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The Multifaceted Interactions of the Brain-Heart Interface

Benjamin Wai Yue Lo, MD PhD FRCSC, Queen Mary Hospital, Hong Kong Hospital Authority

The brain-body interface comprises many physiological interactions which can go awry in disease states. This article discusses the brain-heart interface and its interactions with the autonomic nervous system under conditions of normal homeostasis and in cerebrovascular disorders.

The brain-body interface comprises many physiological interactions which can go awry in disease states.  This article discusses the brain-heart interface and its interactions with the autonomic nervous system under conditions of normal homeostasis and in cerebrovascular disorders.

The Brain-Heart Interface and the Autonomic Nervous System

Direct and indirect projections of the autonomic nervous system control the cardiovascular system.  These projections act via the parabrachial nucleus of the midbrain and pons (Figure 1).  The parabrachial nucleus is a relay station that transmits signals between the cerebral cortex (especially limbic cortex), amygdala, hypothalamic paraventricular nucleus, vasomotor area of the lower brainstem (including the ventrolateral medulla, medullary raphe, nucleus of the solitary tract), and the thoracolumbar intermediolateral gray column of the spinal cord.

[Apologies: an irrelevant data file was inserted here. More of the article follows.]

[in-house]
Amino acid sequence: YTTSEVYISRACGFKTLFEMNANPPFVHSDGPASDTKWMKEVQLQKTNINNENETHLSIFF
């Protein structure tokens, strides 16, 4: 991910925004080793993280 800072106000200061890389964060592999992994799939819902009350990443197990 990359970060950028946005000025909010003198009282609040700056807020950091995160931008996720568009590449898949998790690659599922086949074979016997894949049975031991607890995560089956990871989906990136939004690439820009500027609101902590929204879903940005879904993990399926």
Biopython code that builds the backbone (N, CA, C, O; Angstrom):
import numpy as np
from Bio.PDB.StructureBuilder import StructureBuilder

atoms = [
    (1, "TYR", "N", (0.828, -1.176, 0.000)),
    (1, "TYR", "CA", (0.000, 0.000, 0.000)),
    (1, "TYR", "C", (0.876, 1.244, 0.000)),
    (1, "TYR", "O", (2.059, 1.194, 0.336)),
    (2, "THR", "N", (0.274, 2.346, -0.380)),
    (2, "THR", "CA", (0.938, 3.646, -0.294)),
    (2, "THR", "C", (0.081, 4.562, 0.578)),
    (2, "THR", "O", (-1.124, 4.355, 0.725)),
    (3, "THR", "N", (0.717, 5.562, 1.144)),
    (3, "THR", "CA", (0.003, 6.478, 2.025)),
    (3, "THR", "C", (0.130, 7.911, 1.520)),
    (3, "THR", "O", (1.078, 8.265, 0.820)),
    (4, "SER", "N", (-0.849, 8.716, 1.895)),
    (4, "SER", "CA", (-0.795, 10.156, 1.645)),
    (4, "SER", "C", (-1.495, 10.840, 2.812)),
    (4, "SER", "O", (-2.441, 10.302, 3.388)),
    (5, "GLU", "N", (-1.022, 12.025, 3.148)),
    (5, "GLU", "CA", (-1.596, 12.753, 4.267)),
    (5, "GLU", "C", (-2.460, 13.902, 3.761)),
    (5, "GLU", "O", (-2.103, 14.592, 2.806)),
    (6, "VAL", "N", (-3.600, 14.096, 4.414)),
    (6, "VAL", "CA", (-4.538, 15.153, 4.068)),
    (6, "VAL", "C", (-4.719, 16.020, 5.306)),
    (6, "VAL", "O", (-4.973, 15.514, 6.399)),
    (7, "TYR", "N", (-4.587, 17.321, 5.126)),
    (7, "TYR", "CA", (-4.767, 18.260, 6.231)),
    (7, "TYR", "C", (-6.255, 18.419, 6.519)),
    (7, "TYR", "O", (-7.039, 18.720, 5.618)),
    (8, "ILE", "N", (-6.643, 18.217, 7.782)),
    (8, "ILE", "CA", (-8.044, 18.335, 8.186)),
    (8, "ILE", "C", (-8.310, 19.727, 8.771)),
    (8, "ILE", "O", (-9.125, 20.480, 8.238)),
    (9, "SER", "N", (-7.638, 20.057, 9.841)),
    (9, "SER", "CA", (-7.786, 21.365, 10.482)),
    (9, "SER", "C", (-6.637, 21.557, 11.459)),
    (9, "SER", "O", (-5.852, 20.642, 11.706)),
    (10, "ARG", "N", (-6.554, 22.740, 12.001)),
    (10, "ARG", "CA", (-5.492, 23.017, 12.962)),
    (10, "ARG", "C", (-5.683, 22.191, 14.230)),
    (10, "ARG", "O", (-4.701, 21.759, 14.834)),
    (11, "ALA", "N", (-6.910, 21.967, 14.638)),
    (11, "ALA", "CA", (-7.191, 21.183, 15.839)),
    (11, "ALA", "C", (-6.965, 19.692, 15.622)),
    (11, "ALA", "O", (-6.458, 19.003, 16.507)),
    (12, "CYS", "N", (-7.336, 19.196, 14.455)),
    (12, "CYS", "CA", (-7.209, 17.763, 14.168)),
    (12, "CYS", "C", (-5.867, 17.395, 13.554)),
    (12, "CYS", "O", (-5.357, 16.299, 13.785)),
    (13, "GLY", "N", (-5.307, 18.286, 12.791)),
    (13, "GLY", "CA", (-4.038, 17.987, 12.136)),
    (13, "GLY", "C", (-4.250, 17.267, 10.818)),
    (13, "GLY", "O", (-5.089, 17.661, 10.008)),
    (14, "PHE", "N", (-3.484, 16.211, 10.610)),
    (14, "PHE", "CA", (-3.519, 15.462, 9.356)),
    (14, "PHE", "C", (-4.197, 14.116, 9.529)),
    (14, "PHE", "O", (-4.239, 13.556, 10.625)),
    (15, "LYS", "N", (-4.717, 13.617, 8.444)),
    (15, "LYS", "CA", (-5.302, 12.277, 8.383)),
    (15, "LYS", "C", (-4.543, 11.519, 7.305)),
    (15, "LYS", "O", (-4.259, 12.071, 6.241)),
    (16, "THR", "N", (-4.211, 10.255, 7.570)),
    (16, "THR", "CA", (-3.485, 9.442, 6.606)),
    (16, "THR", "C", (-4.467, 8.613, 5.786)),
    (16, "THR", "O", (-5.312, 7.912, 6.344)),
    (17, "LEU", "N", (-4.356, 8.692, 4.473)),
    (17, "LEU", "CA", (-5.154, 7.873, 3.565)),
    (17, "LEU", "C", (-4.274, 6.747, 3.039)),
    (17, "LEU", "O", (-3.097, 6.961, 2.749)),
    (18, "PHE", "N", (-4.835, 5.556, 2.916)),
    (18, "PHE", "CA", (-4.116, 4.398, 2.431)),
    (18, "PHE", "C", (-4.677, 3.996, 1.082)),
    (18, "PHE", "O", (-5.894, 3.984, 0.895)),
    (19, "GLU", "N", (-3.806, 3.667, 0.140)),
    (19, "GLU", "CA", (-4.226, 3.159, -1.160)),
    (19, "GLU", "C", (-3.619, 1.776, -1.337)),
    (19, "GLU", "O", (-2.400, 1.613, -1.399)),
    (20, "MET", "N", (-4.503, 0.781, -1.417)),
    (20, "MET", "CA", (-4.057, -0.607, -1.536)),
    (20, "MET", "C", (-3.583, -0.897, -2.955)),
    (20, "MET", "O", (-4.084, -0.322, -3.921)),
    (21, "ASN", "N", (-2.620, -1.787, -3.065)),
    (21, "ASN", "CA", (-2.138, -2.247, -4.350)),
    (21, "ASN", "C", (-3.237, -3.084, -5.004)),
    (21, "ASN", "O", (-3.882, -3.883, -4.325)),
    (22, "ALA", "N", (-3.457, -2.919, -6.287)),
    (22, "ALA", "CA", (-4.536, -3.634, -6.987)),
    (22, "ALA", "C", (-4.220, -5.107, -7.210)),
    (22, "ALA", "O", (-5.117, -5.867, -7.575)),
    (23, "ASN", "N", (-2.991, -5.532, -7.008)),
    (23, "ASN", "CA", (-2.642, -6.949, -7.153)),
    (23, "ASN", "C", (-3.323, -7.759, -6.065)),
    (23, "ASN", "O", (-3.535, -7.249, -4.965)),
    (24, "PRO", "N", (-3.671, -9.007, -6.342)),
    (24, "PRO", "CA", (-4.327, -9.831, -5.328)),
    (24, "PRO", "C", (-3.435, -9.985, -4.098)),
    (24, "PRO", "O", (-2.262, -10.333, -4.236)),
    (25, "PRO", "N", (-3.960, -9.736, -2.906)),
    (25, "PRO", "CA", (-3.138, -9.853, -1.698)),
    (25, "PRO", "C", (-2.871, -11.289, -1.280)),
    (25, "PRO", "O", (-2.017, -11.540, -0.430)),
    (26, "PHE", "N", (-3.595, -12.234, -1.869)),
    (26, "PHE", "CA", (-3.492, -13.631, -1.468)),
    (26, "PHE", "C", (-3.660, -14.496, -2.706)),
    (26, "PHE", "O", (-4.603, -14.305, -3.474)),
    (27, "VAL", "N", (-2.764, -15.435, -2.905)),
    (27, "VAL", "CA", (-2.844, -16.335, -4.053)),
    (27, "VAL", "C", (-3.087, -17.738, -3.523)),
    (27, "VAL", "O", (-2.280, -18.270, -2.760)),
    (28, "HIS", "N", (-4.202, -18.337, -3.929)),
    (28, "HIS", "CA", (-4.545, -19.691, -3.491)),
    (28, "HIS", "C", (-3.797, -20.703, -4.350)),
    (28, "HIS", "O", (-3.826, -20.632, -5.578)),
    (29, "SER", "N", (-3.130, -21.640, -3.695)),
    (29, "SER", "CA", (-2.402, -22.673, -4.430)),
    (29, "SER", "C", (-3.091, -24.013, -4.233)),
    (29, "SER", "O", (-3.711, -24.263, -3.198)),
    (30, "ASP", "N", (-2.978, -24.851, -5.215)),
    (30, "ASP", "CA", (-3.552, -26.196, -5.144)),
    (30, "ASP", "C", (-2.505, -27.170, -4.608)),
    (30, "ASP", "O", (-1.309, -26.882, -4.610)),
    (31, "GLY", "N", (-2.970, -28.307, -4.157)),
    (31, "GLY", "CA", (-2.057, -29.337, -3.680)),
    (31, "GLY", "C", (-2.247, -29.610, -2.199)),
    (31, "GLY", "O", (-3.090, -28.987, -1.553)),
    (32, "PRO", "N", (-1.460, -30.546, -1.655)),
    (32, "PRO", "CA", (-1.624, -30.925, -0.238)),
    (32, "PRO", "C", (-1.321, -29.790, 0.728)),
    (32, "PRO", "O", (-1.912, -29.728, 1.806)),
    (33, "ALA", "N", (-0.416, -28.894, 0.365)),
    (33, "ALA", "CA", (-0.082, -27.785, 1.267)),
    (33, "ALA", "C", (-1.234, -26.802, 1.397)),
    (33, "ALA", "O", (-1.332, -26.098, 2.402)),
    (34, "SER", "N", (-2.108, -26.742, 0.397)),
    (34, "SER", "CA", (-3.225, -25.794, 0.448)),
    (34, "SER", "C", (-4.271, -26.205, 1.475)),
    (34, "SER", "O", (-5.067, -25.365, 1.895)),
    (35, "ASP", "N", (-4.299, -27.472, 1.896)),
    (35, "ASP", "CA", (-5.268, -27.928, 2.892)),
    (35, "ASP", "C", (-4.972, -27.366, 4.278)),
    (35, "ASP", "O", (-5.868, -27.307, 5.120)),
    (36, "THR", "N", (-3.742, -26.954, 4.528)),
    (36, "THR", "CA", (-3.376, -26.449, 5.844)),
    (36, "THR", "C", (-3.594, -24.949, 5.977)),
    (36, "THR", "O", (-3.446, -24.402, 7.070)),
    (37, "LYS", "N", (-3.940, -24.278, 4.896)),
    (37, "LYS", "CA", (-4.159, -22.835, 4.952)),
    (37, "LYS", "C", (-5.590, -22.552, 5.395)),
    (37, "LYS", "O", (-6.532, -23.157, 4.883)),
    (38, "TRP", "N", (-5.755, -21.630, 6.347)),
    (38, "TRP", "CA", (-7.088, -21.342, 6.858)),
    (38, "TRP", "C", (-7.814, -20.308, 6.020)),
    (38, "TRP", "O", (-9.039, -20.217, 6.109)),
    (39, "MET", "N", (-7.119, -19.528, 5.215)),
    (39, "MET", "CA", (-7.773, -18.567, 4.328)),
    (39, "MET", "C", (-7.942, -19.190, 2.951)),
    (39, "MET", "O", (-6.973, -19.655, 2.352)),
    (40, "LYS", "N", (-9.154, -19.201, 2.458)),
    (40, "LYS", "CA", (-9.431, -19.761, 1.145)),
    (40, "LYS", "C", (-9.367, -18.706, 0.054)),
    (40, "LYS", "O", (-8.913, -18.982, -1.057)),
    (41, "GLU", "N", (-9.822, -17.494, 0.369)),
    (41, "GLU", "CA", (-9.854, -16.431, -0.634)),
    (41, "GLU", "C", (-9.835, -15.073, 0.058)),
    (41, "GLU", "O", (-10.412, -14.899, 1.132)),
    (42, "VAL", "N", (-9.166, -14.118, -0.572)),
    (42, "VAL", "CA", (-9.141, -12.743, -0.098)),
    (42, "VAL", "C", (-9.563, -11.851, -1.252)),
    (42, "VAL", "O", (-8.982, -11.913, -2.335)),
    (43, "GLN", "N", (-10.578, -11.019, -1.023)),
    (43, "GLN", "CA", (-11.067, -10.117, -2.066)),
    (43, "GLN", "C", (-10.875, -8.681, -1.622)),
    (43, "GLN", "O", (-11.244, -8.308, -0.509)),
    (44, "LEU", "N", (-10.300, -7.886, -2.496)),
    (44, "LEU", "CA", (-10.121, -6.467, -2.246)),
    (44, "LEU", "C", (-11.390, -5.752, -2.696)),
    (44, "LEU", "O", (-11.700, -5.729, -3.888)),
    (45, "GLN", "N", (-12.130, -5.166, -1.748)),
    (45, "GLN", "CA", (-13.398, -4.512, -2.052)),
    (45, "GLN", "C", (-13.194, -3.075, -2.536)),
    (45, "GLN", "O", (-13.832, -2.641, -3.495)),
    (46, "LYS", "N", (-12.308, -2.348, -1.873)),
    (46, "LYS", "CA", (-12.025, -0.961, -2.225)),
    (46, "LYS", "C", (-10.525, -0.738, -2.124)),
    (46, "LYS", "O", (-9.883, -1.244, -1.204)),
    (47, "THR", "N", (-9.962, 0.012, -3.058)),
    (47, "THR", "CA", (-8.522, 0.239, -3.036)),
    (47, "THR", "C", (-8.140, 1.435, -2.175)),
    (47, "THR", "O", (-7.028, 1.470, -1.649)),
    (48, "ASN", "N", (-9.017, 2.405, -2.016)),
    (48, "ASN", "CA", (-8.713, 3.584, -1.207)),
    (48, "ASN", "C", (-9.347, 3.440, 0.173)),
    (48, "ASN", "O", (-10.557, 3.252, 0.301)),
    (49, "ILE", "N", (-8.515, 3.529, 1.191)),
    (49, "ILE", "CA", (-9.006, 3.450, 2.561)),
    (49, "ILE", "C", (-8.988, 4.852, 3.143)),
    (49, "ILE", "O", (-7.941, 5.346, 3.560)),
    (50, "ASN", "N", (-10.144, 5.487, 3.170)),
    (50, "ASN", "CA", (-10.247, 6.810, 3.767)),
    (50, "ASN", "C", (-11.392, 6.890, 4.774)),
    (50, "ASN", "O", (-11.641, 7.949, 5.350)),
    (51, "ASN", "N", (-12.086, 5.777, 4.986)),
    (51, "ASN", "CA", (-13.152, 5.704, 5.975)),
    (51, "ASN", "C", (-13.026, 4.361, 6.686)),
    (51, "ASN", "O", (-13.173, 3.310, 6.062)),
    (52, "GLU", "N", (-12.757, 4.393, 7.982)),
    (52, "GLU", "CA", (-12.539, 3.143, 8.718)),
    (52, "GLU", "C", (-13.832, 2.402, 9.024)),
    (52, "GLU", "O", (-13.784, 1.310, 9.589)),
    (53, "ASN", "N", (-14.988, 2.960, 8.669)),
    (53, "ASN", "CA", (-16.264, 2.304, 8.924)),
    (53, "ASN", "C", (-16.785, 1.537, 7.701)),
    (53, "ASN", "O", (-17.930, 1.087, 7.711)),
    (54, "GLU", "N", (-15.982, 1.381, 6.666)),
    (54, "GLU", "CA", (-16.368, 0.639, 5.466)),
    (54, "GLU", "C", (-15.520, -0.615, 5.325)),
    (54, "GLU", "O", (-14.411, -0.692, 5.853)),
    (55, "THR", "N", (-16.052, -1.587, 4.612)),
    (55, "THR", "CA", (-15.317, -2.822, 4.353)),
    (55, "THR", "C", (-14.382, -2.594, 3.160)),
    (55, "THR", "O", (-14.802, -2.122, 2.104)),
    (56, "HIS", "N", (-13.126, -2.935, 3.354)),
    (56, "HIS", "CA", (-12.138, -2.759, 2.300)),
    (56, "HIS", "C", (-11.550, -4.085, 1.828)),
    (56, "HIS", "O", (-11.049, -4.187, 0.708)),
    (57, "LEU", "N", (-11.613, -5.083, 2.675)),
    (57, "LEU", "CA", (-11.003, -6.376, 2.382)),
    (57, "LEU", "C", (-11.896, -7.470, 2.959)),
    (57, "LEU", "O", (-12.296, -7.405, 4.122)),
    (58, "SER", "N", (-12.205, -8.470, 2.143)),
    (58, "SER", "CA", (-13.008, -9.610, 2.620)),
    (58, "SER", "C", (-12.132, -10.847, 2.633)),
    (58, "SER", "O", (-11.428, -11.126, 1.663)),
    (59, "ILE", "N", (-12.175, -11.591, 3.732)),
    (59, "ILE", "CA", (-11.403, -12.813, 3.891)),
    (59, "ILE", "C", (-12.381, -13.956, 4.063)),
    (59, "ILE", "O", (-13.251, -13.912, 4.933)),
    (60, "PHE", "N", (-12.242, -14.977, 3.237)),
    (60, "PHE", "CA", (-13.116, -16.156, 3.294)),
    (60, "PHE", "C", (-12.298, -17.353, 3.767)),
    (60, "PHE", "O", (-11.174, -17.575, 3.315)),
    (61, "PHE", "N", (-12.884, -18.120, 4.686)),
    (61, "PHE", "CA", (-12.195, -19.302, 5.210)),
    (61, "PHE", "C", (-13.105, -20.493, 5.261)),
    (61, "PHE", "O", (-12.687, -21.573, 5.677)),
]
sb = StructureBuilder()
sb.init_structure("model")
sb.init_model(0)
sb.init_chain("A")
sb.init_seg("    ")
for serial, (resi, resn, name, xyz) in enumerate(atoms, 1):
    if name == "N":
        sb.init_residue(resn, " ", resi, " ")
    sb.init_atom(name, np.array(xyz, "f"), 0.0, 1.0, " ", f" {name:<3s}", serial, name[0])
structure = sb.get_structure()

Autonomic visceral afferents from the thoracolumbar (sympathetic) and craniosacral (parasympathetic) levels ascend to the nucleus tractus solitarius.  In addition, afferents from arterial baroreceptors in the aortic arch and carotid bodies also reach the nucleus tractus solitarius.  This nucleus of the solitary tract also receives information about humoral (such as plasma electrolytes) and cerebrospinal chemical information from the area postrema (a circumventricular organ).  Autonomic efferents include the anterior cingulate gyrus, amygdala, insula, hypothalamus, periaqueductal gray matter within the diencephalon, locus ceruleus, parabrachial nucleus of pons before final pathways within the medulla and interomediolateral spinal cord (Figure 1).

Arterial baroreceptors in the carotid sinus and aortic arch send information about arterial wall stretch to the nucleus tractus solitarius via the glossopharyngeal and vagal nerves.  In so doing, the autonomic nervous system mediates heart rate (chronotropy), rate of nervous impulse transmission through the cardiac conduction tissue (dromotropy), and force of contraction (inotropy).  Blood vessel diameter and tone are also mediated via the autonomic nervous system.  Nucleus tractus solitarius inhibits the rostral ventrolateral medulla, excites the nucleus ambiguus and dorsal motor nucleus of vagus, producing a reduction in sympathetic tone and increase in vagal activity (including negative inotropic effects via the sinoatrial node as well as vasodilatory effects).  Adrenergic neurons originating between T1 and L2 synapse with the entire arterial tree (Figure 2).